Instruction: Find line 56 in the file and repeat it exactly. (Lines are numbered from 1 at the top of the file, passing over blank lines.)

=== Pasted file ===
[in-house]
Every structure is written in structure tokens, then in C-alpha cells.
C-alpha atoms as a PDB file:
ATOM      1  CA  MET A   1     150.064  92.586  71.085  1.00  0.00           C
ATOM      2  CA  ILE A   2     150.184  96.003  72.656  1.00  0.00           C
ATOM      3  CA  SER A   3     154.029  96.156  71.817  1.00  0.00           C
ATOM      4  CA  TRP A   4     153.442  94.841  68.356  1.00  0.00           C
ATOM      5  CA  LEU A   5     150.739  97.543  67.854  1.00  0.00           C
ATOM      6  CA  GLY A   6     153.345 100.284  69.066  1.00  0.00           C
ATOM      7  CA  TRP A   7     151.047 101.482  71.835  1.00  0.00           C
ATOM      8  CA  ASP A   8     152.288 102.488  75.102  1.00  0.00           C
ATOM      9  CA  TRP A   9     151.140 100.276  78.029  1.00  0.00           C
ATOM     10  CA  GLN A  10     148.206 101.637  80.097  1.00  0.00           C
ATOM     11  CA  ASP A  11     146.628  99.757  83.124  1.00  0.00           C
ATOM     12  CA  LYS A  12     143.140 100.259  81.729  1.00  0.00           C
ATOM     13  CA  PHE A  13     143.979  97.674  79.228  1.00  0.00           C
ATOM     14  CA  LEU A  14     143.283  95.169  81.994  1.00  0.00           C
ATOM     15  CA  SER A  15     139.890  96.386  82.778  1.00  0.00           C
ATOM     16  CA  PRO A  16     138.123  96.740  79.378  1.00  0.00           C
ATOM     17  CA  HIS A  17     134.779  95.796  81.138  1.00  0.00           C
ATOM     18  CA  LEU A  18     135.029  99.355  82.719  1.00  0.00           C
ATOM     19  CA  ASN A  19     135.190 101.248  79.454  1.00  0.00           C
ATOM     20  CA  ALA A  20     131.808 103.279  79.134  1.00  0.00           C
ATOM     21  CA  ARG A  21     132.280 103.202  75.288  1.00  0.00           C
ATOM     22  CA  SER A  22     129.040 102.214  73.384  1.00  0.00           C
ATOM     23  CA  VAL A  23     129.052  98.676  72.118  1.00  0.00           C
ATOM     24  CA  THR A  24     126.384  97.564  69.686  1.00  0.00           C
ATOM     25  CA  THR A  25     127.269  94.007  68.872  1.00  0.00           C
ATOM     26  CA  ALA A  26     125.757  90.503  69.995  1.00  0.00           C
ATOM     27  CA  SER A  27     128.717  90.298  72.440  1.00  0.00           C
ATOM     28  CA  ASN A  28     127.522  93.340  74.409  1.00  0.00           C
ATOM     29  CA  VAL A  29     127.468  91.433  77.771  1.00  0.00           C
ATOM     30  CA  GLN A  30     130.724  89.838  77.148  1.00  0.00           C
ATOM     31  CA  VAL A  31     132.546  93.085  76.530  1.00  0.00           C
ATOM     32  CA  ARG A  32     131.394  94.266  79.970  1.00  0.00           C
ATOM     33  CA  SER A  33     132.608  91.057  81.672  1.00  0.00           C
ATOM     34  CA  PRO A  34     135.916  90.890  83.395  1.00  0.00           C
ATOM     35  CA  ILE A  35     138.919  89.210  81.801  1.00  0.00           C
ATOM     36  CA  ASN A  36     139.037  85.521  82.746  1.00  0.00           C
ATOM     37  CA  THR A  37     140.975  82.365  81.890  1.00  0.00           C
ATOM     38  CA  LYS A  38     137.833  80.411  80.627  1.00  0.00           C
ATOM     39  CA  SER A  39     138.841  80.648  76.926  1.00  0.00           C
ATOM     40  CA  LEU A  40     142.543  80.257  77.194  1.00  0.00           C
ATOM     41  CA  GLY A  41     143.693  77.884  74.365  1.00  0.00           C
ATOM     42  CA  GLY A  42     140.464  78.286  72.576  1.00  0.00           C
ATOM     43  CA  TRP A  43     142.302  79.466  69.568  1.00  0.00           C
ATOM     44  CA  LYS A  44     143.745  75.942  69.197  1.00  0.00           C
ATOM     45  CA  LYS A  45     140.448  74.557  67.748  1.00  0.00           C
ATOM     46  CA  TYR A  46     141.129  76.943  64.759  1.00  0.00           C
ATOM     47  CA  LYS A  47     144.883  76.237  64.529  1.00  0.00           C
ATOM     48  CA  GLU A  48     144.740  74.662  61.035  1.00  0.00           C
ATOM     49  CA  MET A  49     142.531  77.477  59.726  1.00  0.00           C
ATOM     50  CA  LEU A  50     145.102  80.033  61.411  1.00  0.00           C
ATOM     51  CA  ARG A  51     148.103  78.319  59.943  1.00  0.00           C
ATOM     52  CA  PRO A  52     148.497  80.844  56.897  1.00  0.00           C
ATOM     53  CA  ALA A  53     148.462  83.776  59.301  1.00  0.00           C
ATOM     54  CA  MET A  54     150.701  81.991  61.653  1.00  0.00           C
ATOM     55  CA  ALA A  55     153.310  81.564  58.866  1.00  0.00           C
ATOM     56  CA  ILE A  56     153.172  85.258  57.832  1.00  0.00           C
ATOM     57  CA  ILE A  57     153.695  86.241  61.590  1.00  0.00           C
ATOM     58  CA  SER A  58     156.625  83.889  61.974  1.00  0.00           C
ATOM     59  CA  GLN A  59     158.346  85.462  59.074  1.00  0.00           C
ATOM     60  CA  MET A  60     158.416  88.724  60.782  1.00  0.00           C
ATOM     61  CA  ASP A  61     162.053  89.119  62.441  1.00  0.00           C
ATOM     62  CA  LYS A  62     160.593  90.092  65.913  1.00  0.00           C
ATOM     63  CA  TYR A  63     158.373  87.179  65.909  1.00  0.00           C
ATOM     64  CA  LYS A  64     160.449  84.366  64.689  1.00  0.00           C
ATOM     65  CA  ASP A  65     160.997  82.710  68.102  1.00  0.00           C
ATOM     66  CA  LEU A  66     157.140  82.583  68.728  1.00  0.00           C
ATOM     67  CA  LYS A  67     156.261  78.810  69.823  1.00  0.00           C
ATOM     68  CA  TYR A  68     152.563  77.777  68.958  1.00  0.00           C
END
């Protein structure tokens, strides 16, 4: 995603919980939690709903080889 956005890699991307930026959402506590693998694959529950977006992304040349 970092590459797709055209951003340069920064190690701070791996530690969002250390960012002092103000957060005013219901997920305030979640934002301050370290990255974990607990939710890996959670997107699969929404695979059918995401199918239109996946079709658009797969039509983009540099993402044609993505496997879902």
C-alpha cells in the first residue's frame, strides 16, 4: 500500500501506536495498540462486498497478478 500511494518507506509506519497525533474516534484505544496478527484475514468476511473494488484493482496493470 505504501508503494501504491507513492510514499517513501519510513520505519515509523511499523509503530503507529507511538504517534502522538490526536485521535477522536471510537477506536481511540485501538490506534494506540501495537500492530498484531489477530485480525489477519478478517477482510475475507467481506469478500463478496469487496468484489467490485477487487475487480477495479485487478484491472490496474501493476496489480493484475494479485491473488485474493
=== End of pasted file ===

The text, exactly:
ATOM     53  CA  ALA A  53     148.462  83.776  59.301  1.00  0.00           C